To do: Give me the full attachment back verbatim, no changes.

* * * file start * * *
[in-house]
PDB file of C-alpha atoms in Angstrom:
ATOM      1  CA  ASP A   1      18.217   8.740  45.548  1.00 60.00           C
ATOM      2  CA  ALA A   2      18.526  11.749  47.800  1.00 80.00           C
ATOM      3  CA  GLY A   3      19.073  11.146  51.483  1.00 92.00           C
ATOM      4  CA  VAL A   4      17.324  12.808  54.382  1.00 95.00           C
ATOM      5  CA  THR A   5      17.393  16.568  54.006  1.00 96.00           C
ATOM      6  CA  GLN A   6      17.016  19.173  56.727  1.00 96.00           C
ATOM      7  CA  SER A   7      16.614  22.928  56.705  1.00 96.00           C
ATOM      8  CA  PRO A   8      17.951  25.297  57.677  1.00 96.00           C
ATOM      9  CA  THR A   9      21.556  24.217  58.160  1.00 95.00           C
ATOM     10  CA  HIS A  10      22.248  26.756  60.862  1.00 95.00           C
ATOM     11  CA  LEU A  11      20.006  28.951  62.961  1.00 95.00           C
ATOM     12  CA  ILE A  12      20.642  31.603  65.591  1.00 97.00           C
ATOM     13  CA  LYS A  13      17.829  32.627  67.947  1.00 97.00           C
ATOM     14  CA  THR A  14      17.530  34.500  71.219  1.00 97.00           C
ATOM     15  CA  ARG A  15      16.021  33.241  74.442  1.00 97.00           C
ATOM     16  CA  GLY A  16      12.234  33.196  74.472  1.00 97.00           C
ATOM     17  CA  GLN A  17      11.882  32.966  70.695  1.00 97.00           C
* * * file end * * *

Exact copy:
[in-house]
PDB file of C-alpha atoms in Angstrom:
ATOM      1  CA  ASP A   1      18.217   8.740  45.548  1.00 60.00           C
ATOM      2  CA  ALA A   2      18.526  11.749  47.800  1.00 80.00           C
ATOM      3  CA  GLY A   3      19.073  11.146  51.483  1.00 92.00           C
ATOM      4  CA  VAL A   4      17.324  12.808  54.382  1.00 95.00           C
ATOM      5  CA  THR A   5      17.393  16.568  54.006  1.00 96.00           C
ATOM      6  CA  GLN A   6      17.016  19.173  56.727  1.00 96.00           C
ATOM      7  CA  SER A   7      16.614  22.928  56.705  1.00 96.00           C
ATOM      8  CA  PRO A   8      17.951  25.297  57.677  1.00 96.00           C
ATOM      9  CA  THR A   9      21.556  24.217  58.160  1.00 95.00           C
ATOM     10  CA  HIS A  10      22.248  26.756  60.862  1.00 95.00           C
ATOM     11  CA  LEU A  11      20.006  28.951  62.961  1.00 95.00           C
ATOM     12  CA  ILE A  12      20.642  31.603  65.591  1.00 97.00           C
ATOM     13  CA  LYS A  13      17.829  32.627  67.947  1.00 97.00           C
ATOM     14  CA  THR A  14      17.530  34.500  71.219  1.00 97.00           C
ATOM     15  CA  ARG A  15      16.021  33.241  74.442  1.00 97.00           C
ATOM     16  CA  GLY A  16      12.234  33.196  74.472  1.00 97.00           C
ATOM     17  CA  GLN A  17      11.882  32.966  70.695  1.00 97.00           C